Based in Los Angeles, California, the Lewitzky Dance Company was formed in 1966 by Bella Lewitzky and gave its last performance
on May 18, 1997. The archive consists of papers, films, photographs, costumes, programs, posters, stage plots, and sound recordings.
It covers the Company's archived and working papers from all offices, including the Manager, Booking and Production offices.
Bella Lewitzky was born January 13, 1916, in Los Angeles to Russian immigrants. She spent her early childhood in a utopian
socialist community in the Mojave Desert before moving with her family to Los Angeles. In 1934, she joined Lester Horton's
modern dance company. She rapidly ascended the ranks of Horton's company from novice dancer to lead dancer. On June 22, 1940,
she married fellow Horton dancer and architect Newell Reynolds. In 1946, she and Horton founded the Dance Theater of Los Angeles.The Lewitzky Dance Company was founded in 1966 by Bella Lewitzky and produced more than 50 dance productions over its period
of activity. The Company, under the direction of Lewitzky, its Artistic Director, and Larry Attaway, its Music Director, was
known for its intellectual approach to dance with a particular emphasis on kinetic movement in space and the relationship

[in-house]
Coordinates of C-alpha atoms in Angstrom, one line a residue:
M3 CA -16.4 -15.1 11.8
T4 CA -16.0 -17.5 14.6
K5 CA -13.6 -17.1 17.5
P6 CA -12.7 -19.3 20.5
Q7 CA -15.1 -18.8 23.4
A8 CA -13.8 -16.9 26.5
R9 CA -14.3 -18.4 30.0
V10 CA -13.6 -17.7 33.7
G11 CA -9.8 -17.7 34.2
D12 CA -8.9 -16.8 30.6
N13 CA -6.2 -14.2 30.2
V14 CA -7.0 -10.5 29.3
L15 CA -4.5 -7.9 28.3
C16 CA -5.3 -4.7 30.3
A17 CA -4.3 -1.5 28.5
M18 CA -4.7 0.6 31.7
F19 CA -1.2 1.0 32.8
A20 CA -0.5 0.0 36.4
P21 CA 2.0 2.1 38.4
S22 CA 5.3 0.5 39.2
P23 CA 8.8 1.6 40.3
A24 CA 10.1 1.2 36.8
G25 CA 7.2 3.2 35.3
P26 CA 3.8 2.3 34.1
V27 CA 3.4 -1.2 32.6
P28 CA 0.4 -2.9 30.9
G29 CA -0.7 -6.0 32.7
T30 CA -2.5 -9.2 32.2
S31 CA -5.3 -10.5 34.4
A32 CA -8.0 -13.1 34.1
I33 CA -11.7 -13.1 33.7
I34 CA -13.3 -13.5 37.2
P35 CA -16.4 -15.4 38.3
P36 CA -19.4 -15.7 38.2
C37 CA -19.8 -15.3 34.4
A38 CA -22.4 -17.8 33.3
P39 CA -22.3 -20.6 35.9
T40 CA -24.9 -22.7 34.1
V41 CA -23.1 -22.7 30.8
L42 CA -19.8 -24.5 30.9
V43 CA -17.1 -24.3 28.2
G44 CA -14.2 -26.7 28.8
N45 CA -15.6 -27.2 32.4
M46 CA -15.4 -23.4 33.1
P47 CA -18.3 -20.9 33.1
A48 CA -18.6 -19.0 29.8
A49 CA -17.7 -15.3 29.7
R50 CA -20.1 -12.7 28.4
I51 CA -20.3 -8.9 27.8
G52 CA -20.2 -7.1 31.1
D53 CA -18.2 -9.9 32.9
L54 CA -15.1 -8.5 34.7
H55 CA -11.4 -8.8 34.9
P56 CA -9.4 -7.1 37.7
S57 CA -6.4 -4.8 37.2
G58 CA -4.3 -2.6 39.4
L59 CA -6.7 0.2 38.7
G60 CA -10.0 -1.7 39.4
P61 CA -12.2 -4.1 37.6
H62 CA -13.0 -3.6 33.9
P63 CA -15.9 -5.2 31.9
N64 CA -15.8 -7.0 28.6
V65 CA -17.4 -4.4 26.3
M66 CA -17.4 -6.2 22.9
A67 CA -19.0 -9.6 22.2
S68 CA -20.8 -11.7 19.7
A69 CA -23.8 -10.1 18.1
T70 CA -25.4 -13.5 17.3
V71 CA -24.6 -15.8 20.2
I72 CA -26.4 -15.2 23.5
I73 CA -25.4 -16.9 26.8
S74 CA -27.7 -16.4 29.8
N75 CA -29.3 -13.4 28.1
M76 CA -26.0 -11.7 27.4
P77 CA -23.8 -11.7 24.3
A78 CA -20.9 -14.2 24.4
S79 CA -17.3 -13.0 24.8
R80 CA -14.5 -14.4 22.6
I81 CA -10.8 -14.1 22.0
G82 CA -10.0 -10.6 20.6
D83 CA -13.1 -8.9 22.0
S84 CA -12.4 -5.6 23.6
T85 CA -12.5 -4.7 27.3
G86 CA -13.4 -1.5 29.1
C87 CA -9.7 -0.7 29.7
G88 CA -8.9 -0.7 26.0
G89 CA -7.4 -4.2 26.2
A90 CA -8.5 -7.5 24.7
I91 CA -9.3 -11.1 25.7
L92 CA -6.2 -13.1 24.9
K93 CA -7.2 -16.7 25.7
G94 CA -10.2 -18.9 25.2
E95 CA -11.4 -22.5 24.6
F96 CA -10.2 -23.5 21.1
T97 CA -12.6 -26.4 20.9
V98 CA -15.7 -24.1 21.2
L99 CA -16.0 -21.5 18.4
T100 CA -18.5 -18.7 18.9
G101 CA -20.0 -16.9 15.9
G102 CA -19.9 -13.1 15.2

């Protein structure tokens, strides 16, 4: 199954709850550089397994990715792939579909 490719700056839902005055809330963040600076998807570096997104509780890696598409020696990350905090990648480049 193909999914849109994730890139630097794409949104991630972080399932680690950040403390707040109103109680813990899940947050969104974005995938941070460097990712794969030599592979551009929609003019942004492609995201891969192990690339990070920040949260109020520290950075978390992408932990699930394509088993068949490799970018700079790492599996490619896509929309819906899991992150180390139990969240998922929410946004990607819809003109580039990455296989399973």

between different forms of art. The company toured extensively, visiting 43 U.S. states and 20 foreign countries. In 1990,
the Company rejected a $72,000 grant from the National Endowment for the Arts in protest of a line that requires grantees
to promise not to create obscene work. The Company would ultimately receive the grant after Lewitzky sued the agency and had
the clause removed. On May 17, 1997, the Lewitzky Dance Company gave its last performance after 31 years of activity.
The collection contains published materials; researchers are reminded of the copyright restrictions imposed by publishers
on reusing their articles and parts of books. It is the responsibility of researchers to acquire permission from publishers
when reusing such materials. The copyright to unpublished materials belongs to the heirs of the writers. Permission to publish,
quote, or reproduce must be secured from the repository and the copyright holder.